From now until Friday, June 24, the MIC is accepting public comment on the draft Duluth 2012-2015 TIP.  No, this TIP is not a hot piece of insider advice.  It’s a bureaucratic document, and admittedly it can be quite dry.  But it’s much more important than it sounds, and we think it will be of interest to you as something that impacts your day-to-day life.  Want to get a road repaved?  A trail built? A new traffic signal on a route you take everyday?  There’s a good chance that project has to make it through the TIP process first.

Transportation Improvement Program

TIP stands for “Transportation Improvement Program” and it’s an annual document that lists what local transportation projects will be receiving federal funding in the coming years.

The current TIP (2012-2015) for the Duluth area contains a total of 36 projects planned to receive approximately $45 million in federal funds.

In actuality, $45 million is just a portion of what’s being spent on transportation improvements in the region, with federal funds typically accounting for less than 25% of what’s spent on road improvements in Duluth in any given year.  And yet this federal money can have a very catalyzing effect.

80% Federal Funding = Incentive for Innovative Local Projects

It’s often this federal TIP money that incentivizes more comprehensive, and often more innovative projects.  That’s because local governments are only required to match those funds 20 cents to the dollar. Or another way to say it: the federal government funds 80% of the project.  This can make an improvement like the upcoming Cross City Trail (an exciting new link between the Munger Trail and the Lakewalk) a more feasible project for the City of Duluth to pursue.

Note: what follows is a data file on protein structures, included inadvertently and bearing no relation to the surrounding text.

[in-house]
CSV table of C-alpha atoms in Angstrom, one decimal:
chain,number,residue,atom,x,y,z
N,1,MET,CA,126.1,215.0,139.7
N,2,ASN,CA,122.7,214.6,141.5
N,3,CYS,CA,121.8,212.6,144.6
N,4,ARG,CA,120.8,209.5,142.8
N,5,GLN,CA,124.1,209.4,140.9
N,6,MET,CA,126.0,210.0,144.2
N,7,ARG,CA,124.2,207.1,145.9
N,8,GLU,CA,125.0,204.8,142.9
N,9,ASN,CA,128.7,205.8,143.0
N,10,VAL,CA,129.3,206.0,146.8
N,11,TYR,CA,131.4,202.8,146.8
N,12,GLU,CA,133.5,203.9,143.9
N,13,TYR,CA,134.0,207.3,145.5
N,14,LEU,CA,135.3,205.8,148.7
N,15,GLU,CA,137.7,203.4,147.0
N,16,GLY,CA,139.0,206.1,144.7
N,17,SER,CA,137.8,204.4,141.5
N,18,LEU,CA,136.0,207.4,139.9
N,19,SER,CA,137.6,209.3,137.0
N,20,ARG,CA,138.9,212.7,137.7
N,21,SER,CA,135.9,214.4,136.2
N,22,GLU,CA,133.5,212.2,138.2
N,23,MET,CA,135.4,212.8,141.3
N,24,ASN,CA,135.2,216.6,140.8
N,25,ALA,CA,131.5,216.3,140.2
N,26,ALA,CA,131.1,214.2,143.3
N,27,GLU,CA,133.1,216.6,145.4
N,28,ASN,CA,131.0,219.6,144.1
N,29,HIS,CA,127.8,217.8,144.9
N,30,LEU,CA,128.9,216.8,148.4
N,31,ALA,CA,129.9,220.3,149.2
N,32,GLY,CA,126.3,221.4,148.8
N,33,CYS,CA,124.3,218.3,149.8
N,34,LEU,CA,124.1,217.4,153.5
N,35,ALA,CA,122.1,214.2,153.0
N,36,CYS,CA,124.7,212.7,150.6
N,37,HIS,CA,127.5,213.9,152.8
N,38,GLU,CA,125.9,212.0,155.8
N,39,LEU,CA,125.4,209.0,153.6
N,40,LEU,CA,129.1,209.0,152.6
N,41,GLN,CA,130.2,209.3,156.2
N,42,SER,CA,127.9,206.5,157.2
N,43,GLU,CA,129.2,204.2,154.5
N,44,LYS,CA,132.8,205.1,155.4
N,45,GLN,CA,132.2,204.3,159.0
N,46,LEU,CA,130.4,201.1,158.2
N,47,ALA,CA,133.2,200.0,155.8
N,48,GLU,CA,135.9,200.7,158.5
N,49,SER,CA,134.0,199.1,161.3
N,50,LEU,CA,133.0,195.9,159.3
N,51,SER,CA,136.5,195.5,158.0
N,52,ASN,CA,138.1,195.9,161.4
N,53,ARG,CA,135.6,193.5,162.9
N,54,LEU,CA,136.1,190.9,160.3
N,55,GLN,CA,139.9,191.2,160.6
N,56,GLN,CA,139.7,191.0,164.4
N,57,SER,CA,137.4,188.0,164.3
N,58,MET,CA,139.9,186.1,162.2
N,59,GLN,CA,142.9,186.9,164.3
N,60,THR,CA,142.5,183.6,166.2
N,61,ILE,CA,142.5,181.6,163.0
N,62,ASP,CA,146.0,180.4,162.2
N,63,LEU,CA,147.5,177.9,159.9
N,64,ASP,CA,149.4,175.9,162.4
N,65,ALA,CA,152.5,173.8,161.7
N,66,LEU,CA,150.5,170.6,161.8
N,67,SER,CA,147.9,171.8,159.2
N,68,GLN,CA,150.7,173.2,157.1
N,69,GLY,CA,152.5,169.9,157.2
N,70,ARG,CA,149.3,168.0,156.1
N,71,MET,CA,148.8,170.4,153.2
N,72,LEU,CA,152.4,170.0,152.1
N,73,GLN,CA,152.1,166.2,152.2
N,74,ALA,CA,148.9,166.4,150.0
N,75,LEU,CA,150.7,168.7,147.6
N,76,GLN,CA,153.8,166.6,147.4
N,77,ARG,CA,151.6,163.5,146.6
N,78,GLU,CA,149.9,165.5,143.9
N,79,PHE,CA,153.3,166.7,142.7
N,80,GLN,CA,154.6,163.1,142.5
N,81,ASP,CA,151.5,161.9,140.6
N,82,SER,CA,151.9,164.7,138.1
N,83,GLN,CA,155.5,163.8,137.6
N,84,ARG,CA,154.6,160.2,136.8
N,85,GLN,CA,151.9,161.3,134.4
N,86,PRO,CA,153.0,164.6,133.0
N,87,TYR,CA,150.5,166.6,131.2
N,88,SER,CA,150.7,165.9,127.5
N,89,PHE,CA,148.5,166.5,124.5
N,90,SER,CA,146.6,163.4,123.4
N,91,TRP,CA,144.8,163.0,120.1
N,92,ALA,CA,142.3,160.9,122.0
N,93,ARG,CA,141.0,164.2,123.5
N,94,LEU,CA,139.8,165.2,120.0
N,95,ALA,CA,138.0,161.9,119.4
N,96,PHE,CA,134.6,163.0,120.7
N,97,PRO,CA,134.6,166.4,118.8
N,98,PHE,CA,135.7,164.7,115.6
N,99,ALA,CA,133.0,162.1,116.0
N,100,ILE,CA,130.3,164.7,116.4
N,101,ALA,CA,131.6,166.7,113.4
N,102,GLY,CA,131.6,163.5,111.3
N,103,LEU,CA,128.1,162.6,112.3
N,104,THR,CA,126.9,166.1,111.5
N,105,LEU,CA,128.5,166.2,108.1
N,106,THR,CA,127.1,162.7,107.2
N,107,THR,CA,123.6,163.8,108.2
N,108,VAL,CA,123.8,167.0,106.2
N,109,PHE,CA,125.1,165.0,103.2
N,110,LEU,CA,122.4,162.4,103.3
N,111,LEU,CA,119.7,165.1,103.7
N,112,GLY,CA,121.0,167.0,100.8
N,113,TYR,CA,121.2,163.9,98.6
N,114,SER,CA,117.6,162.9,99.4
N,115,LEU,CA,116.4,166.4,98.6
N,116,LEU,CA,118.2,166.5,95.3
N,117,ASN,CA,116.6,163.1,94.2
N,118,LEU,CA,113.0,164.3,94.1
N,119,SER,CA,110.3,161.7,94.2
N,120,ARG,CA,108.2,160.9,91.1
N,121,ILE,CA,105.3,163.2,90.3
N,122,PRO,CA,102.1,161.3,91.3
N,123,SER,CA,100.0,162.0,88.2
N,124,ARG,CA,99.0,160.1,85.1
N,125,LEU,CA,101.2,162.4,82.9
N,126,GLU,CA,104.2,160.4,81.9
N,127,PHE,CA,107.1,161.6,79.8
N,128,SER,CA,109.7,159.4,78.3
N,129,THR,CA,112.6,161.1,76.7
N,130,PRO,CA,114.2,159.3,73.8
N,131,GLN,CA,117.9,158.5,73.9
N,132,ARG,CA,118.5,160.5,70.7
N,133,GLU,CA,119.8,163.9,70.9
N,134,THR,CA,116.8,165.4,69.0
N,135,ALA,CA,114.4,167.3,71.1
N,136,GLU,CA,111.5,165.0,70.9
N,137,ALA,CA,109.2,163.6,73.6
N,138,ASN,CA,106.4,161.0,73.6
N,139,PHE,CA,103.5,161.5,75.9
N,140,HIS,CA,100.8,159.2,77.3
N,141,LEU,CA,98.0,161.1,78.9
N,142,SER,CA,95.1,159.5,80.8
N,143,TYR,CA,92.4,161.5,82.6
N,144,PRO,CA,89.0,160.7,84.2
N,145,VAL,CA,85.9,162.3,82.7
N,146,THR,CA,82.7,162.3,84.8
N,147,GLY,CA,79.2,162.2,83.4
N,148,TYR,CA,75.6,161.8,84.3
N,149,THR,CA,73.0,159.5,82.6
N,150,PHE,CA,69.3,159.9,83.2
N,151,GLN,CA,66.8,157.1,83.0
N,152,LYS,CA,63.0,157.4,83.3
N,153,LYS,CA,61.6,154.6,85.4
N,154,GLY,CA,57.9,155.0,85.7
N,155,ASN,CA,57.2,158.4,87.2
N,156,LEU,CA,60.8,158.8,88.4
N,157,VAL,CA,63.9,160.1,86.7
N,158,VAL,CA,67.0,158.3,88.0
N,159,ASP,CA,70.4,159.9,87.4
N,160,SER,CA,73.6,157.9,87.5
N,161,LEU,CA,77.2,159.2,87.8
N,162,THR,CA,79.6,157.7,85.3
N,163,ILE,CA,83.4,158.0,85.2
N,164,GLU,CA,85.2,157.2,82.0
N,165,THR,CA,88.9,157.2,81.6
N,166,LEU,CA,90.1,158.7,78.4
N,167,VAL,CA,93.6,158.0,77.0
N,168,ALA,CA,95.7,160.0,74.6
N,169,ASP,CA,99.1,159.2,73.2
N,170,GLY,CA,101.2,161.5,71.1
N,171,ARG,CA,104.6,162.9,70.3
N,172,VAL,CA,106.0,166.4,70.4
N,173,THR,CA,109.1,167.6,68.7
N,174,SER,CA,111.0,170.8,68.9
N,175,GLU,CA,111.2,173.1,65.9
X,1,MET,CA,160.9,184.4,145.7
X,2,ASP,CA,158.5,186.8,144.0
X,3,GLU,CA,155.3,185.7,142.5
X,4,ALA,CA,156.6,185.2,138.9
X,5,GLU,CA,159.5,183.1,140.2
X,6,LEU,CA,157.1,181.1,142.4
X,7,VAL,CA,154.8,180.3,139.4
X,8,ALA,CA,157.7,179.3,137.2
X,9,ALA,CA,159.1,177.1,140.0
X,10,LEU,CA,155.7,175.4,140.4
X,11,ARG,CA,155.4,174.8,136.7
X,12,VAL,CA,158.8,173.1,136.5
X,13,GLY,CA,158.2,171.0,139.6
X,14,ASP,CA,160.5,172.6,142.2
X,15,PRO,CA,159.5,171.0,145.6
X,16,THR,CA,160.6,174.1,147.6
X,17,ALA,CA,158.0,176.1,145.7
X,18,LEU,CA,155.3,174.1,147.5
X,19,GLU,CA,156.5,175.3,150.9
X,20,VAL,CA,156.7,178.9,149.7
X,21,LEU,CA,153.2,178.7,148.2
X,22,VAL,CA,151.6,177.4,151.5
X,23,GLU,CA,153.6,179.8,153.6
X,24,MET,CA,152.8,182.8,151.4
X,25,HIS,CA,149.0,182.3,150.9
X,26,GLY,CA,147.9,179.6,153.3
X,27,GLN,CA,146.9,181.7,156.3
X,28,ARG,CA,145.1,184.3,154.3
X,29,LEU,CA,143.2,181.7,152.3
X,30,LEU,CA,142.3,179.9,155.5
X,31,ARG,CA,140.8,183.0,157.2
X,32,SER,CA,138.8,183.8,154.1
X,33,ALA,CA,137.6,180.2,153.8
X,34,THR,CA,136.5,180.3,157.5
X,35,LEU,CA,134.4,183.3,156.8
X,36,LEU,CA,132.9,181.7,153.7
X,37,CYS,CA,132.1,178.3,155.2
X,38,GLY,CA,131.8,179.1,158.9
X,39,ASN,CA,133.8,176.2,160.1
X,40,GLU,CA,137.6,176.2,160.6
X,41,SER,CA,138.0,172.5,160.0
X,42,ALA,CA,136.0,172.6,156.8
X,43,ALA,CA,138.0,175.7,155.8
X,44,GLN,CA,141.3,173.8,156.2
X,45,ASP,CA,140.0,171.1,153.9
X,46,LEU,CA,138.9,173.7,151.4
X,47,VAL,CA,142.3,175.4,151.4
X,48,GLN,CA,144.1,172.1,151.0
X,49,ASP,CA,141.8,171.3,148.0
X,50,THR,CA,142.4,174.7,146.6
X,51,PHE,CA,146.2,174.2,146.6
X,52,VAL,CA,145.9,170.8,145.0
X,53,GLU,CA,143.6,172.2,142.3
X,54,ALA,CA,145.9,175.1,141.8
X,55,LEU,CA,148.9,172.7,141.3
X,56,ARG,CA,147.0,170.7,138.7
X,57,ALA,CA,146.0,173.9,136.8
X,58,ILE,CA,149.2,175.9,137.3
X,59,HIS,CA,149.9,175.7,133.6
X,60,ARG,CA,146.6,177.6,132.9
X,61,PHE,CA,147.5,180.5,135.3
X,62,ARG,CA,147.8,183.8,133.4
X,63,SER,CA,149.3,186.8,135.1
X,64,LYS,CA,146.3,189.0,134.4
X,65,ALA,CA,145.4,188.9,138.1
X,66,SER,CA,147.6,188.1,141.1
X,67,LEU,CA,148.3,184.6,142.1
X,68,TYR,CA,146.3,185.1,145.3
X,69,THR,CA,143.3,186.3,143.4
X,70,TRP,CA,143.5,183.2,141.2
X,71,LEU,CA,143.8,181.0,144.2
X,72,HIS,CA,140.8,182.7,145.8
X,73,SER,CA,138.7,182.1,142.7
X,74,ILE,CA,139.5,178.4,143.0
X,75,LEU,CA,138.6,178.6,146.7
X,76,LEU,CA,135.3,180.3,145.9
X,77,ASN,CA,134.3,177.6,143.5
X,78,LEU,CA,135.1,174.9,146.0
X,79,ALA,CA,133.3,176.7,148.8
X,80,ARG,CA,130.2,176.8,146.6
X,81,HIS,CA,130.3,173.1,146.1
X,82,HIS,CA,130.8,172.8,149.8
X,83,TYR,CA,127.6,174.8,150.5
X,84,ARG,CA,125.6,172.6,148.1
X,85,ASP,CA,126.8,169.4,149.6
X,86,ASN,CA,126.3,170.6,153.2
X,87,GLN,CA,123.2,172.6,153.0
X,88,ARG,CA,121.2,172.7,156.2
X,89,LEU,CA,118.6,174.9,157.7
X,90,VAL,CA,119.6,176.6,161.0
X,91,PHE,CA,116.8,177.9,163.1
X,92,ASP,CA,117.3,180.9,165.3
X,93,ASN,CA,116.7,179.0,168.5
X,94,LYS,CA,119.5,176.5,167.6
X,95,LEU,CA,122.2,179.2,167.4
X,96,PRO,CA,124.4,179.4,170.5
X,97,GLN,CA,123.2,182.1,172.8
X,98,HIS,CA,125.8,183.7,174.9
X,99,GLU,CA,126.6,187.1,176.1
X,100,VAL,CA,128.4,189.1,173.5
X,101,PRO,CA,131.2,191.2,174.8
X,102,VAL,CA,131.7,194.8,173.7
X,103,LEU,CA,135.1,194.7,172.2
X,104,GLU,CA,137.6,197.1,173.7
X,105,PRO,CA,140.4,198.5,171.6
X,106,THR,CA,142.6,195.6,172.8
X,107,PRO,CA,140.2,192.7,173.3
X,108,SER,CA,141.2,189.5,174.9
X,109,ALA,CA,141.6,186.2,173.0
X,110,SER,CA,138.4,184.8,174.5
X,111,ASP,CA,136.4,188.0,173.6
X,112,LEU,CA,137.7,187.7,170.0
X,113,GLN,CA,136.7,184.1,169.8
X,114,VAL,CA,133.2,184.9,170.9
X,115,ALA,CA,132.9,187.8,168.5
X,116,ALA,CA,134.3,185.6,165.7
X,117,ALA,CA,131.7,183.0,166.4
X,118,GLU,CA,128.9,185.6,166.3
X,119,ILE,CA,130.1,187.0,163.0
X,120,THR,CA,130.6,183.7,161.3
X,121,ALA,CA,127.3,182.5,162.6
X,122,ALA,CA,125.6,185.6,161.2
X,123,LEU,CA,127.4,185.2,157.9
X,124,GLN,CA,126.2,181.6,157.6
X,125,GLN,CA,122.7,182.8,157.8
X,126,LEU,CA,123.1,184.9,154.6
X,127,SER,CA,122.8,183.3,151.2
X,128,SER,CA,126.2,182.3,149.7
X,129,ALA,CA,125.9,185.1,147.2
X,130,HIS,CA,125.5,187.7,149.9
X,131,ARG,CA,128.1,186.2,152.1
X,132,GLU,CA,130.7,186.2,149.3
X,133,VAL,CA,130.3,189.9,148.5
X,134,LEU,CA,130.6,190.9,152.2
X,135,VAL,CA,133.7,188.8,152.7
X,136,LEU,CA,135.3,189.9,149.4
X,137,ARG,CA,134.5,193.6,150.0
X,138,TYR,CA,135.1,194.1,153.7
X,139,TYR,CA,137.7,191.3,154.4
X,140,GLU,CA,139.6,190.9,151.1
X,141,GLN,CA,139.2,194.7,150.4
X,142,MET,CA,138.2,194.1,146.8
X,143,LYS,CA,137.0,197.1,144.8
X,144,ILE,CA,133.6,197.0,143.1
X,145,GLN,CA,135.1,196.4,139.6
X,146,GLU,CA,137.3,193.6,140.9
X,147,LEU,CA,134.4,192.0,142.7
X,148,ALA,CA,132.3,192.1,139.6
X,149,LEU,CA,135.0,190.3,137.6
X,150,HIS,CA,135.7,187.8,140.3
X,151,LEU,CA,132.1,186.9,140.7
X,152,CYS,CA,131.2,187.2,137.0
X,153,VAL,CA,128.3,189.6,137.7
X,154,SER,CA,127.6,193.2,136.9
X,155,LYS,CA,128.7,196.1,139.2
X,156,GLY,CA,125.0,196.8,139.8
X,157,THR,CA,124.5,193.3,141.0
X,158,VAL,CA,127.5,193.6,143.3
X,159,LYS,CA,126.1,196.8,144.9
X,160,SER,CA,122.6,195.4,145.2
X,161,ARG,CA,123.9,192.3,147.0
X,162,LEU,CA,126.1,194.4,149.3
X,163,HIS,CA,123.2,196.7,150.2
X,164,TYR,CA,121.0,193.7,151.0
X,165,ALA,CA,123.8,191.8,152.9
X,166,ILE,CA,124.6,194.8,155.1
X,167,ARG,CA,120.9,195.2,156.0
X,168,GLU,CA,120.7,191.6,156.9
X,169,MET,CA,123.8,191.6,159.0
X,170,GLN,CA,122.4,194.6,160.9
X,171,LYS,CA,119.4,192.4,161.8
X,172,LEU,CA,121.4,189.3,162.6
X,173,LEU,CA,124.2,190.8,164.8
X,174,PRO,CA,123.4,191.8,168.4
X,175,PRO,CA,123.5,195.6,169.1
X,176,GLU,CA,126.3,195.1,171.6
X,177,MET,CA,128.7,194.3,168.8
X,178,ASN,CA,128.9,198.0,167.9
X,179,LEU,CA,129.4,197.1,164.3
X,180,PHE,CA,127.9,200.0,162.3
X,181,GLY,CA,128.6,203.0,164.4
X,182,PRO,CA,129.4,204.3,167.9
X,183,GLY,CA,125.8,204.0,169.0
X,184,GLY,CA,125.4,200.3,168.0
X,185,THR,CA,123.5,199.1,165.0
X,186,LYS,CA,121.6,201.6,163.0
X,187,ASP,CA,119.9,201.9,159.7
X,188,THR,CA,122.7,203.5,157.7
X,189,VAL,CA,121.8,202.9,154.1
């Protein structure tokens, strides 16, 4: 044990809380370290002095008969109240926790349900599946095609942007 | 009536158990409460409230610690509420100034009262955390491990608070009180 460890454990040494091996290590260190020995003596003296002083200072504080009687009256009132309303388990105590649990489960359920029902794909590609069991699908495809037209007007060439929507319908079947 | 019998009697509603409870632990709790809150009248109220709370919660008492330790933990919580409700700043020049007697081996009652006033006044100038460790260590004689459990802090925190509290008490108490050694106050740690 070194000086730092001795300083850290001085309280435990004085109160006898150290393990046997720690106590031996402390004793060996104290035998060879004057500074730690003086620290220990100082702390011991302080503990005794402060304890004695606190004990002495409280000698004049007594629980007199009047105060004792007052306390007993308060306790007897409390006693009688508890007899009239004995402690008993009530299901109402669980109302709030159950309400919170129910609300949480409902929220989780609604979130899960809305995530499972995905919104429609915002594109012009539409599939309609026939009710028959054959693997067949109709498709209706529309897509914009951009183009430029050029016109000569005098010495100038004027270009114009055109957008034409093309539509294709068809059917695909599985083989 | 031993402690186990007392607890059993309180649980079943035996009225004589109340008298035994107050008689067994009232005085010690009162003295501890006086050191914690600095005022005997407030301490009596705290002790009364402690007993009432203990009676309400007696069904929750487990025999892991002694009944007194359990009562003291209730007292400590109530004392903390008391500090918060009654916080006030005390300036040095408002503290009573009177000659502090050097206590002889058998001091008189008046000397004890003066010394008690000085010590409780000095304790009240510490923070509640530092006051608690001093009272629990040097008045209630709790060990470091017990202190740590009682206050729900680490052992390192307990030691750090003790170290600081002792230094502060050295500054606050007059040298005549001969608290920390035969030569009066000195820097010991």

The other projects in this year’s TIP are aimed at preserving existing roads and bridges, as well as strengthening connections among alternative modes of transportation.

Virtual Public Meeting – Seeking Your Questions and Comments

You can take a look at the list of Duluth area projects for 2012-2015 and consider using Open MIC like a ‘virtual’ public meeting by leaving us any questions or comments you might have about the projects.

Public comment period runs until Friday, June 24, 2011.

Freighter Ballet

I spotted these two ships earlier this season, conducting a maneuver to enable both boats to enter the Duluth-Superior harbor with only one lift from Duluth’s Aerial Lift Bridge.

Preserving a Landmark

At first glance, the ballet these two ships performed looked like a demolition derby on a massive scale but turned out to be an impressive display of seamanship on a beautiful spring day.

The result fits nicely with a plan by the City of Duluth to lessen wear and tear on the bridge by reducing the number of times the bridge lifts each day.

The plan, recently approved by the US Coast Guard, was aimed at recreational boaters limiting them to entering only on the half hour from 7 a.m. to 9 p.m. from May 27 to the Tuesday after Labor Day.

The system was tested last year and it reduced the number of lifts by over 1,000, a 23% reduction.  This not only saves wear on the Aerial Lift Bridge but also reduces roadway congestion on Canal Park and Park Point.

The bridge will still lift on demand for traffic like these freighters – but it was nice to see they are willing to do their part to preserve the iconic bridge.